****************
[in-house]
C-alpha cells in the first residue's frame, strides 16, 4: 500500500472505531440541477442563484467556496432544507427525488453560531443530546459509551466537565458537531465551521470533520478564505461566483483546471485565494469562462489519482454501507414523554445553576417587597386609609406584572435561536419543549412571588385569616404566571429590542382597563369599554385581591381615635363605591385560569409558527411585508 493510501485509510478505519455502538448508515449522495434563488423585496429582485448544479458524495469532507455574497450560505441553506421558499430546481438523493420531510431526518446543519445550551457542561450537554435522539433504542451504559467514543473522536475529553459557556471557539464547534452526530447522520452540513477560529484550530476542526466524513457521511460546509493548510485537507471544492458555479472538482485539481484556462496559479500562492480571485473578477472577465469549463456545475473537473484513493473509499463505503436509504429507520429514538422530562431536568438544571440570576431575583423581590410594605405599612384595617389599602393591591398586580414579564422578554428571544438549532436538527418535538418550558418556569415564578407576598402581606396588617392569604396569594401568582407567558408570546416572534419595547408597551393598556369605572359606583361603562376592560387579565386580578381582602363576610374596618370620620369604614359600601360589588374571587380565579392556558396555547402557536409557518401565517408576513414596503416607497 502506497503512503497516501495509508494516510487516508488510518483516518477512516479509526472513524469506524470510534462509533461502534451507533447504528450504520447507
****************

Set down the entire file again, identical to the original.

[in-house]
C-alpha cells in the first residue's frame, strides 16, 4: 500500500472505531440541477442563484467556496432544507427525488453560531443530546459509551466537565458537531465551521470533520478564505461566483483546471485565494469562462489519482454501507414523554445553576417587597386609609406584572435561536419543549412571588385569616404566571429590542382597563369599554385581591381615635363605591385560569409558527411585508 493510501485509510478505519455502538448508515449522495434563488423585496429582485448544479458524495469532507455574497450560505441553506421558499430546481438523493420531510431526518446543519445550551457542561450537554435522539433504542451504559467514543473522536475529553459557556471557539464547534452526530447522520452540513477560529484550530476542526466524513457521511460546509493548510485537507471544492458555479472538482485539481484556462496559479500562492480571485473578477472577465469549463456545475473537473484513493473509499463505503436509504429507520429514538422530562431536568438544571440570576431575583423581590410594605405599612384595617389599602393591591398586580414579564422578554428571544438549532436538527418535538418550558418556569415564578407576598402581606396588617392569604396569594401568582407567558408570546416572534419595547408597551393598556369605572359606583361603562376592560387579565386580578381582602363576610374596618370620620369604614359600601360589588374571587380565579392556558396555547402557536409557518401565517408576513414596503416607497 502506497503512503497516501495509508494516510487516508488510518483516518477512516479509526472513524469506524470510534462509533461502534451507533447504528450504520447507